“CheckFirst will establish a network of monitoring devices installed in the homes of volunteers. This network will allow for the real-time measurement of algorithmic content recommendations on various platforms, generating valuable data on how disinformation reaches and influences Finnish audiences. Data will also be collected through the platforms’ official APIs. As experts in data processing, CheckFirst will then analyze and interpret the collected data to identify patterns and trends,” Kuster elaborated to Logically Facts.
“It combines monitoring preference algorithms on social media with Check First and writing fact-checks based on the observations. In practice, the project will be carried out by placing roughly ten computers in volunteers’ homes across Finland. The volunteers will inspect a daily list of 50 –100 words on different social media platforms provided by Faktabaari. We will publish two broader reports on our findings by the end of summer and be in for a public dashboard from which anyone can go and see what preference algorithms will recommend to Finns ahead of the election,” Faktabaari explained to Logically Facts.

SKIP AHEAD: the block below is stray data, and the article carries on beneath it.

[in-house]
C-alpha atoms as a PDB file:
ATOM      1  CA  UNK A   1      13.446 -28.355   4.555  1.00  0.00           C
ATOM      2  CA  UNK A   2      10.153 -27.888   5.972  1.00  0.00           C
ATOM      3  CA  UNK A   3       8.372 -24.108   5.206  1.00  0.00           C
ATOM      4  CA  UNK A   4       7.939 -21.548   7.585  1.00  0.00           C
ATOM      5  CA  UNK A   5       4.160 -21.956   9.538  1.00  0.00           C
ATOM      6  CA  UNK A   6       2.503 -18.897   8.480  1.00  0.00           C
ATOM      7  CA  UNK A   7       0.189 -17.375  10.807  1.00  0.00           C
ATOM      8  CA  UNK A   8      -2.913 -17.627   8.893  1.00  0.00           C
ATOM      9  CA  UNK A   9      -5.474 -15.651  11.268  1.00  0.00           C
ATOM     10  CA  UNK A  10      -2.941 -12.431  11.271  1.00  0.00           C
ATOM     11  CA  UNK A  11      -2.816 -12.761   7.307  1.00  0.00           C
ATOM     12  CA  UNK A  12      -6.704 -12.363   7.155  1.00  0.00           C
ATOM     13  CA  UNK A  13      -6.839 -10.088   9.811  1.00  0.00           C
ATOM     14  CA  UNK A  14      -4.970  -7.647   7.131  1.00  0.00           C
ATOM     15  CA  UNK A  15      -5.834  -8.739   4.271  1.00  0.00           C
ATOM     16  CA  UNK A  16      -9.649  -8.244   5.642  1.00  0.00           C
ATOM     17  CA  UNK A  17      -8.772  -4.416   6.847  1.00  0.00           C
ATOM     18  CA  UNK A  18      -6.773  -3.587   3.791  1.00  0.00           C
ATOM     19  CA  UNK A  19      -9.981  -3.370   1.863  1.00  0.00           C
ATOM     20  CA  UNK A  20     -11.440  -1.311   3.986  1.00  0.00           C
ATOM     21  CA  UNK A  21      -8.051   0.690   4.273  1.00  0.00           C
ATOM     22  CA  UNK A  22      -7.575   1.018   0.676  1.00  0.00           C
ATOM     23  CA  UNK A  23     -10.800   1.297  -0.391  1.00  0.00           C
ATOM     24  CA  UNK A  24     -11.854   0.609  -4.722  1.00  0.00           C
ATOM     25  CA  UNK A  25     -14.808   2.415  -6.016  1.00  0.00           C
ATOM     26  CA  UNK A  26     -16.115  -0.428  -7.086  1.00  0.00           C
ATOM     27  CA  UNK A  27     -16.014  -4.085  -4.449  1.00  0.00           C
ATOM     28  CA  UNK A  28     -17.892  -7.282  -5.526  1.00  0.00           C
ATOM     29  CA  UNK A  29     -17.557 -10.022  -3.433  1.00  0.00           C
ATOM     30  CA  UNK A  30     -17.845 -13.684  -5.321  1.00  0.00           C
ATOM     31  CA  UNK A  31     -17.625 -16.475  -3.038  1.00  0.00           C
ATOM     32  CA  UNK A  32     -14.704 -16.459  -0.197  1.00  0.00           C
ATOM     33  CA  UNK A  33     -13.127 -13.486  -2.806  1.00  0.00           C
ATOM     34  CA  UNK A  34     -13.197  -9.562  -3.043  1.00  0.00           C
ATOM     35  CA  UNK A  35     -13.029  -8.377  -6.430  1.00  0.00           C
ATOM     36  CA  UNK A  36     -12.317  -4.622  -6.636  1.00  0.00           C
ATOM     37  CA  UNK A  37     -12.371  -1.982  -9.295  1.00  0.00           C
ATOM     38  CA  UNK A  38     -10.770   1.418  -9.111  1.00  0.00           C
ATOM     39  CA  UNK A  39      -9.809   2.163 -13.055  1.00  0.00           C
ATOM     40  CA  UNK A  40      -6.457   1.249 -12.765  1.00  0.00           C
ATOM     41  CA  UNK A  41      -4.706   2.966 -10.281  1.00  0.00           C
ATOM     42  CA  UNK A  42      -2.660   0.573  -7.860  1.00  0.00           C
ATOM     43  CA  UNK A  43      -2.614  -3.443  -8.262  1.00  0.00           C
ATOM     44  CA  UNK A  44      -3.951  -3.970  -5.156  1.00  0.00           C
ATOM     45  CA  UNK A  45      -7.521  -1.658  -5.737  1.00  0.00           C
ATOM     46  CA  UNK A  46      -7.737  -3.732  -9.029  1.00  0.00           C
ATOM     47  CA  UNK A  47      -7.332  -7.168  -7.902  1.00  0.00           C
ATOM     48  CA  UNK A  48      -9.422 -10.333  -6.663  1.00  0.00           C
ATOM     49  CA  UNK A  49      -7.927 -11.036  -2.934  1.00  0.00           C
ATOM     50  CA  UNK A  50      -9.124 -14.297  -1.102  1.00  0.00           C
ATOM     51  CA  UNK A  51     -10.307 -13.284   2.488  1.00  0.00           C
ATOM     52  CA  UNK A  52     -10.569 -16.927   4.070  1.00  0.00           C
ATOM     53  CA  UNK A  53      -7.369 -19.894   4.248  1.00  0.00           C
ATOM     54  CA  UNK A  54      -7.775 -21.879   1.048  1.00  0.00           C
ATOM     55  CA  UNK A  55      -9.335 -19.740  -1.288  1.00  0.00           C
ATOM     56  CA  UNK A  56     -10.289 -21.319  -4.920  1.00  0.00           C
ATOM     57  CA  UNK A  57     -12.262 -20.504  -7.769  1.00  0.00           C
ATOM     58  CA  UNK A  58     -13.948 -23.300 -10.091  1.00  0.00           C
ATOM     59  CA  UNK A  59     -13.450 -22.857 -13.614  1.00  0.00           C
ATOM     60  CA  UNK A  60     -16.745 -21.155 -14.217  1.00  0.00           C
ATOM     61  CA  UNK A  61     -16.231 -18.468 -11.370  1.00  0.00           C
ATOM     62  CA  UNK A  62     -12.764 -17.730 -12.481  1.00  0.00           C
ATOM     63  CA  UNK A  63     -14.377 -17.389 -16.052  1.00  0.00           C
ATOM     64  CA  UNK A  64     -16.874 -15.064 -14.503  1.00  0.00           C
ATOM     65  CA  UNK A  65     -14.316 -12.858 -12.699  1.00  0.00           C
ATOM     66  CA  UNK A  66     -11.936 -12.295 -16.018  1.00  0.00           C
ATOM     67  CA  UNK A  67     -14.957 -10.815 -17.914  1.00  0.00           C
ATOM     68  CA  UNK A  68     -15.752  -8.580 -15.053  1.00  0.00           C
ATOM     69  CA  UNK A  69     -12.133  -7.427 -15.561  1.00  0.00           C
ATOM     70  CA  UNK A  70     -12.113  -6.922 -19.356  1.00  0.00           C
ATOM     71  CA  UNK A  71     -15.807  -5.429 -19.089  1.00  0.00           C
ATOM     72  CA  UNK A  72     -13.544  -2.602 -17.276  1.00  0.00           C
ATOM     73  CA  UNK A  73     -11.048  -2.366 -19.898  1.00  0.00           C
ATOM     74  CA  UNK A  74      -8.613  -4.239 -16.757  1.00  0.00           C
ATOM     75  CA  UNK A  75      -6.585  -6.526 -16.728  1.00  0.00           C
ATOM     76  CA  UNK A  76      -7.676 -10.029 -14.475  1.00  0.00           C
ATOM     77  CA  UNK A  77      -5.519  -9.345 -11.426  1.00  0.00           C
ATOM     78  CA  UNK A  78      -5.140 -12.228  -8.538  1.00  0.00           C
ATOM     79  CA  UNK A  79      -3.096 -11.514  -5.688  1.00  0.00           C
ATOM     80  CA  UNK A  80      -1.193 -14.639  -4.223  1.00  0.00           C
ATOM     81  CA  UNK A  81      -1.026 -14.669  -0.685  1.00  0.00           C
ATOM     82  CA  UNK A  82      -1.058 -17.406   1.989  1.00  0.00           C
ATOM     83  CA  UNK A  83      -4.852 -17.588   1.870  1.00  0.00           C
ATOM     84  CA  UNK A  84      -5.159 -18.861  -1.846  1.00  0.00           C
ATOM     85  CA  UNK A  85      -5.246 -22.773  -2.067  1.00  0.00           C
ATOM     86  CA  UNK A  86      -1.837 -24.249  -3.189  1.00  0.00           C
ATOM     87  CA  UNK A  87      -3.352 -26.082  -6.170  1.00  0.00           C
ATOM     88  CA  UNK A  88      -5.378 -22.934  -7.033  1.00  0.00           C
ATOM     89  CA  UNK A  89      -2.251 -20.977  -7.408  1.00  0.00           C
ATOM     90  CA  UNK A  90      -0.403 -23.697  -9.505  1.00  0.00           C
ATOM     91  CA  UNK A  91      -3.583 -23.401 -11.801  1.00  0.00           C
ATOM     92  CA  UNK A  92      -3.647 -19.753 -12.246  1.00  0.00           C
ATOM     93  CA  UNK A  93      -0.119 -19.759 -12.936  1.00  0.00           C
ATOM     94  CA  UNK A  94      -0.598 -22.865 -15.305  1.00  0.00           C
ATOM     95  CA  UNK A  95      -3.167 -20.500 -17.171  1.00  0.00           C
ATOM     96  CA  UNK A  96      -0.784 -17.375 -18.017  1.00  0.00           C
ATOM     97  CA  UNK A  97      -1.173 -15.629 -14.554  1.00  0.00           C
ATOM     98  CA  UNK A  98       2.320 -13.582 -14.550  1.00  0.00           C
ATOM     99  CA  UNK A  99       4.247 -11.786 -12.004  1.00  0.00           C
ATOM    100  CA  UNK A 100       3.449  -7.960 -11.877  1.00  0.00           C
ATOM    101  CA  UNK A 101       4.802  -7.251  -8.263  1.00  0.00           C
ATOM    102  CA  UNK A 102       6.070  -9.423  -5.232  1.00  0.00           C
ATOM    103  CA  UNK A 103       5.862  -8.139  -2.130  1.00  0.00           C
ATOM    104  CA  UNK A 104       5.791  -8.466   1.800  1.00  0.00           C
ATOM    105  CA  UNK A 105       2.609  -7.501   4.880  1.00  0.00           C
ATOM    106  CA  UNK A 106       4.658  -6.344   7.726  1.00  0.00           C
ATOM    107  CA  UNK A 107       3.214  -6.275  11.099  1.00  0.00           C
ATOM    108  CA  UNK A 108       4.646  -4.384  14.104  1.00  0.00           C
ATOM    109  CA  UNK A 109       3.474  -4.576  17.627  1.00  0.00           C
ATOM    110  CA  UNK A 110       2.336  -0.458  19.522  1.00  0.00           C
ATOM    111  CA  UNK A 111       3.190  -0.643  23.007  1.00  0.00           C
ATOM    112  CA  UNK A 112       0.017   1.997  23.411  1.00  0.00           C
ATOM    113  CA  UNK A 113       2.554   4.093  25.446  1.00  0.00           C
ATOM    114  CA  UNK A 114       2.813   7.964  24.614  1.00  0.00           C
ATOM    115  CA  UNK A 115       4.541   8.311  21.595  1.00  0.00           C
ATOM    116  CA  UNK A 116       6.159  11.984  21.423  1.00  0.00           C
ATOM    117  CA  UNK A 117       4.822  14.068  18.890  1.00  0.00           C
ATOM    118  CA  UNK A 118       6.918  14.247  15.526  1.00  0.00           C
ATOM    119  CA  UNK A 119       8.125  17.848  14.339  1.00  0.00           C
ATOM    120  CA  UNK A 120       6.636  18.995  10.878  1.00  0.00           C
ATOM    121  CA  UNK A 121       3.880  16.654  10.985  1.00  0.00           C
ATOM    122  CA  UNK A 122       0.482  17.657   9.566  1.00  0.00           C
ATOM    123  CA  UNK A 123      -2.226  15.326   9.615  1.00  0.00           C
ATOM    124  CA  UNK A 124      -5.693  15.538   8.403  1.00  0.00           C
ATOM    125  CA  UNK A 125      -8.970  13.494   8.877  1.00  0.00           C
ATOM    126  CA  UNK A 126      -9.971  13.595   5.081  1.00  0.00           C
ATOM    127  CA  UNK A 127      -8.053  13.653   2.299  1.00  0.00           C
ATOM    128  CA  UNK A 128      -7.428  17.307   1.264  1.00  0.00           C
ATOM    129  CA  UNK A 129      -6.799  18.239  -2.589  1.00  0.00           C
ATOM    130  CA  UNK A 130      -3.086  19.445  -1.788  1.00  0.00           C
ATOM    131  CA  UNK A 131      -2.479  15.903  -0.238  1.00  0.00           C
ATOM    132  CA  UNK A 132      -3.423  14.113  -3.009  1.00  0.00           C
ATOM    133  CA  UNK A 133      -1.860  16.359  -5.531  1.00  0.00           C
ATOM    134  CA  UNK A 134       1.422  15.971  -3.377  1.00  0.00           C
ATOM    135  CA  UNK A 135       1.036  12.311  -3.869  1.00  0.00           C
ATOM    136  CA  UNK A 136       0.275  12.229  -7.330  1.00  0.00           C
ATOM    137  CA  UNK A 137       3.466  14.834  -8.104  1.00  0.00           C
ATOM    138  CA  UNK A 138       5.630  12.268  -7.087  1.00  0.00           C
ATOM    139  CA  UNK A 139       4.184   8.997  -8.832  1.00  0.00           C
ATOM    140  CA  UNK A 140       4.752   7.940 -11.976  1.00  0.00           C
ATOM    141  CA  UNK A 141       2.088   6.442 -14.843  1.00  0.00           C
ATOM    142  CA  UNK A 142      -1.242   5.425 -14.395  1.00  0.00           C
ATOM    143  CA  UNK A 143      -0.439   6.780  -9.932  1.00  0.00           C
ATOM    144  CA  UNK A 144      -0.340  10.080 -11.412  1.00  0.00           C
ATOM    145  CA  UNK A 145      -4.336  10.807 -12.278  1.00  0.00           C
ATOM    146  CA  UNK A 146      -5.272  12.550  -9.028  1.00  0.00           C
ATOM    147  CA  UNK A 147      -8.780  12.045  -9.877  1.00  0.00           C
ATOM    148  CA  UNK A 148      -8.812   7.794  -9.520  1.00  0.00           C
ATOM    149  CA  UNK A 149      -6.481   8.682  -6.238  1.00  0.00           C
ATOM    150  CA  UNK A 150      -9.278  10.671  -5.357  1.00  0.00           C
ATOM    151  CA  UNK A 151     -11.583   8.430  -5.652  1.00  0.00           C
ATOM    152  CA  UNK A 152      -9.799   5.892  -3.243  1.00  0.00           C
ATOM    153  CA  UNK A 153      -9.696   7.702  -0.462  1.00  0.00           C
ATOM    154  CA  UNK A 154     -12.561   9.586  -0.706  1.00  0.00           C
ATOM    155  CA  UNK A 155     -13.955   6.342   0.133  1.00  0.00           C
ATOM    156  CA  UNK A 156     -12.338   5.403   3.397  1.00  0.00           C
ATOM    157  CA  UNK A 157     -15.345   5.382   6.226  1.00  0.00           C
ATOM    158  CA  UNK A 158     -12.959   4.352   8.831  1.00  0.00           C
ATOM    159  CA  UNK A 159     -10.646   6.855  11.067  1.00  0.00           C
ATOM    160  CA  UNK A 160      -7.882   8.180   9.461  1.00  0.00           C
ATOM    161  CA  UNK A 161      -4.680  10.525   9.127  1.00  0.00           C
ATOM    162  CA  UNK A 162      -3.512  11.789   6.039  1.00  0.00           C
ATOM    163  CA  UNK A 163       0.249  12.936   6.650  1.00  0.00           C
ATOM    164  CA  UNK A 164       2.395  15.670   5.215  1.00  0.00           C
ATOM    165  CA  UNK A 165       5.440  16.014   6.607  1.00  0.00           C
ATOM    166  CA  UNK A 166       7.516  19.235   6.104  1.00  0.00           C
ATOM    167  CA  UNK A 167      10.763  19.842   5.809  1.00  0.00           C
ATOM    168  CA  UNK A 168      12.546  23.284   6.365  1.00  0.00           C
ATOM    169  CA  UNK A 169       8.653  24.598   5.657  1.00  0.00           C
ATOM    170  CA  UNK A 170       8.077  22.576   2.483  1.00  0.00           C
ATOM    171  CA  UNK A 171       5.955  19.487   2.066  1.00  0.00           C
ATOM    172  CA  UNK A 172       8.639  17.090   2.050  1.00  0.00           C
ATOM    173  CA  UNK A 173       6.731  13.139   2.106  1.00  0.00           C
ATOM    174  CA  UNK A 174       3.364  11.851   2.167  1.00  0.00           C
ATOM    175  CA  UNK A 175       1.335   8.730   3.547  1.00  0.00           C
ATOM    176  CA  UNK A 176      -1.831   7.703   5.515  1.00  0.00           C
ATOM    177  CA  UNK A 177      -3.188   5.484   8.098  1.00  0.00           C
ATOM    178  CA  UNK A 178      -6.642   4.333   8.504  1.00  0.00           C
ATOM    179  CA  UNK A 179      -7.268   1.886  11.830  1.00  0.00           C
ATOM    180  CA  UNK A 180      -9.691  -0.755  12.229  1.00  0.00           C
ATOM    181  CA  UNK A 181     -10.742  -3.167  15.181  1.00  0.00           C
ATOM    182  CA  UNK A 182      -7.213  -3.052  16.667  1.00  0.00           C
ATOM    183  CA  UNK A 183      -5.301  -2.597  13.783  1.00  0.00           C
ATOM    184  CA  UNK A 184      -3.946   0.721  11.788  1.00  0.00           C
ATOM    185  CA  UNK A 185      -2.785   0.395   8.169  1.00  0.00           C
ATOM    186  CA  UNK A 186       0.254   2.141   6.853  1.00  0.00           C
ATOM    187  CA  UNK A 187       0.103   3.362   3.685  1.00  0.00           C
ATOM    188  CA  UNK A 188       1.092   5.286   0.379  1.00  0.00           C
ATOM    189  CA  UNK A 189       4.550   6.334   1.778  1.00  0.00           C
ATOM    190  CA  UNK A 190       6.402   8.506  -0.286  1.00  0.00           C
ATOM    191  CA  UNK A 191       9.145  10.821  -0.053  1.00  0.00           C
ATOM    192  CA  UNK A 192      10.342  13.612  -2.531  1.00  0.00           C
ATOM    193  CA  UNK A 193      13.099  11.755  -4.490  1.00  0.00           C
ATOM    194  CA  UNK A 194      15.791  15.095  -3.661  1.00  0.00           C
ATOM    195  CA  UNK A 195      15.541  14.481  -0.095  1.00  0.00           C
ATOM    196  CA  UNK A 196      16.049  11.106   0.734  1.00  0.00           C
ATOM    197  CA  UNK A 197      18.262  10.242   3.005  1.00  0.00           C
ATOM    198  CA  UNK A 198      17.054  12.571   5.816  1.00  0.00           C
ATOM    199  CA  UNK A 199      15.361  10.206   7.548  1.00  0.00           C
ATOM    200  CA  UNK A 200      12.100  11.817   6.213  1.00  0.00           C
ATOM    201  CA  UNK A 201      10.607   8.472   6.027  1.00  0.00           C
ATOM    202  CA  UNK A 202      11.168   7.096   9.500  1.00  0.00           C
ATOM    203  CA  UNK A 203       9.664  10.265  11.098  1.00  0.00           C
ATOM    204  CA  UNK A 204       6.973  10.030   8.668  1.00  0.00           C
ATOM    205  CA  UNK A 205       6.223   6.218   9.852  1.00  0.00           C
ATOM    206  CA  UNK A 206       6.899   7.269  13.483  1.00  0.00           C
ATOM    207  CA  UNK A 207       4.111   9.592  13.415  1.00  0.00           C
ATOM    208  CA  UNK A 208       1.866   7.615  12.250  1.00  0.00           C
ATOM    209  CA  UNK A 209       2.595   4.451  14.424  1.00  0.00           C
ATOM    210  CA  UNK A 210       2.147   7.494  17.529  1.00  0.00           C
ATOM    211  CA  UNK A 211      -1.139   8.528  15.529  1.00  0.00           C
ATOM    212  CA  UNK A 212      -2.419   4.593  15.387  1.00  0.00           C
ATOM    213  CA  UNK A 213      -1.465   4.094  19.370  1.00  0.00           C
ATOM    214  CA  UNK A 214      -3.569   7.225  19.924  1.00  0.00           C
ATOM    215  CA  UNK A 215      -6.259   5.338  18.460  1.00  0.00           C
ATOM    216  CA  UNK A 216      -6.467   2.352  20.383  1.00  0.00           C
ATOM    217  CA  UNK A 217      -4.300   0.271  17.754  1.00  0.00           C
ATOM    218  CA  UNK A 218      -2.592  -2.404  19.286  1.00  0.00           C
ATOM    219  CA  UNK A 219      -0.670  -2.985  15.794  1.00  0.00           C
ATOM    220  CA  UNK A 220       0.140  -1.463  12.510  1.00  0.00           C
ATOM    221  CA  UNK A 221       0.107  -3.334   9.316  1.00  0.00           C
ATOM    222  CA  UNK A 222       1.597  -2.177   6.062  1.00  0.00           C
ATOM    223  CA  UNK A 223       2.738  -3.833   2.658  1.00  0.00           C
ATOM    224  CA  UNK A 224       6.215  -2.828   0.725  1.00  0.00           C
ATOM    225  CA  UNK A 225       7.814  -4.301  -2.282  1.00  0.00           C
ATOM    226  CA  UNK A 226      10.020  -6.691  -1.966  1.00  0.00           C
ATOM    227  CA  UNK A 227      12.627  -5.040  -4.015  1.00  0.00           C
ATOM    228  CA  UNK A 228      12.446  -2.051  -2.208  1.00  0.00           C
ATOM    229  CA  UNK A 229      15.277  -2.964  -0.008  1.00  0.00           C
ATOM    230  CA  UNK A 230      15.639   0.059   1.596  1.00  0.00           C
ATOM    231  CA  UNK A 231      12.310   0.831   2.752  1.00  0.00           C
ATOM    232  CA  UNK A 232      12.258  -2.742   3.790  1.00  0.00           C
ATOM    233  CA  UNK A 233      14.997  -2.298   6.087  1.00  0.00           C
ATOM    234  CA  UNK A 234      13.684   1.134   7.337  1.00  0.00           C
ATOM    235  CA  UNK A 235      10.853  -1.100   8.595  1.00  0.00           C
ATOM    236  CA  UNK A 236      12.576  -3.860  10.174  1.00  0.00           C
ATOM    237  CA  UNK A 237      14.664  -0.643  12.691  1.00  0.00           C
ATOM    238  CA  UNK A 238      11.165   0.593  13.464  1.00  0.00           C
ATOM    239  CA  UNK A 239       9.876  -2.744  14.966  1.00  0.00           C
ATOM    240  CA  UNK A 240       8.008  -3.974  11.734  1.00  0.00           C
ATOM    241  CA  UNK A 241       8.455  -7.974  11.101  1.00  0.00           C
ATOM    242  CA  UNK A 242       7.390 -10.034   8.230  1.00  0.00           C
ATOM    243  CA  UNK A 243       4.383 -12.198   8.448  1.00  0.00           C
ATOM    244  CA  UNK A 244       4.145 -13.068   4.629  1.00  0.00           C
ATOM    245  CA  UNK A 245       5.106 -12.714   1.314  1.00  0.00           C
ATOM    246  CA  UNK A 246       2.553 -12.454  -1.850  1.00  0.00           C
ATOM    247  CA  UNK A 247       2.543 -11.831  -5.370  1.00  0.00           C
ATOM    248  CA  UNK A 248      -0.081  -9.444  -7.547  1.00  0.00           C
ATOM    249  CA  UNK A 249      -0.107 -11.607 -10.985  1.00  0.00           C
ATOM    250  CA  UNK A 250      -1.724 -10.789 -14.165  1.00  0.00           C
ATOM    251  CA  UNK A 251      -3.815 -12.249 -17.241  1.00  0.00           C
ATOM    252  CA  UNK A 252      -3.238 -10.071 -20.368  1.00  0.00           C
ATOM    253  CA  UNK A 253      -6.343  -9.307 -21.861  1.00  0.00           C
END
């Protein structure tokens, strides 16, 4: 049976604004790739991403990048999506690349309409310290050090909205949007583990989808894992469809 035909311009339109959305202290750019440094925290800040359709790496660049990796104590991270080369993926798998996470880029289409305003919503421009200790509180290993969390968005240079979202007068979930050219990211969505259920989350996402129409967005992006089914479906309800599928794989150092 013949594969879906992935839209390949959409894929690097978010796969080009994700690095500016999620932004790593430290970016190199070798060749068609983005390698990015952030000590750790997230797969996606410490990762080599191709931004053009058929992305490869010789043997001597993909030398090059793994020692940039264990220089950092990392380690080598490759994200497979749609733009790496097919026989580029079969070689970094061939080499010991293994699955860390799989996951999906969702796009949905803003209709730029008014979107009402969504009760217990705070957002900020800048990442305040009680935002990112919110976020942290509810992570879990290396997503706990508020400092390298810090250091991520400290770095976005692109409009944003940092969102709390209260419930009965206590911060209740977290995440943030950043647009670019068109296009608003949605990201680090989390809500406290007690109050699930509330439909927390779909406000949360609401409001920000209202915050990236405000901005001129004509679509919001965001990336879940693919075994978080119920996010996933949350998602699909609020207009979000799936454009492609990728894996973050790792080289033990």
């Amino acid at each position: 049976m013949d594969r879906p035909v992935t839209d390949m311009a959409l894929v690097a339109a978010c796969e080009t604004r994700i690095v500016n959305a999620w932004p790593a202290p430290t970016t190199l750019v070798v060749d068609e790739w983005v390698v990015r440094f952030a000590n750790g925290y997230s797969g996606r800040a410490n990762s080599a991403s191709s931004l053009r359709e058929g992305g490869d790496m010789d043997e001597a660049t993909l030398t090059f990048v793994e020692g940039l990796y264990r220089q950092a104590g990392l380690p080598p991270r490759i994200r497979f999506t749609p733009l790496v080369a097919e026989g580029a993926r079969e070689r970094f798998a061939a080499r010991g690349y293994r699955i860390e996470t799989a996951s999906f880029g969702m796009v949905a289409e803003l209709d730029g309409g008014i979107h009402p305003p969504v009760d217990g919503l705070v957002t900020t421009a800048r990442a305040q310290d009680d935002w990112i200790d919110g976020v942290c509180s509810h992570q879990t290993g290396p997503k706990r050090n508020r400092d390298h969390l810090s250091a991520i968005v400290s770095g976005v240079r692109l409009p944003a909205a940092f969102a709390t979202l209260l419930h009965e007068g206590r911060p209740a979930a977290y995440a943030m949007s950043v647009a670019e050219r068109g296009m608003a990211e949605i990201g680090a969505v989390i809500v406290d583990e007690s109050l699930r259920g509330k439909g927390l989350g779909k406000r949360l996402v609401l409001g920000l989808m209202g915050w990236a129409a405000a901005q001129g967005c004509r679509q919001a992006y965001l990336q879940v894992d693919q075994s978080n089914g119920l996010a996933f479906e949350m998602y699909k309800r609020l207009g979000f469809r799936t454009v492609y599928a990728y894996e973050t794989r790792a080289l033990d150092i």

To successfully counter mis- and disinformation, society must be unified, highly engaged in political life, and have trust in state institutions. In Finland, common ground with candidates and the public majority was established before the presidential election. However, for the country to resist disinformation in the future, it must recognize domestic divisions to avoid extreme opinions, lack of deliberation, and disenfranchisement of the population. This will negatively affect the functioning of the state and society, making it vulnerable to foreign information campaigns and interference.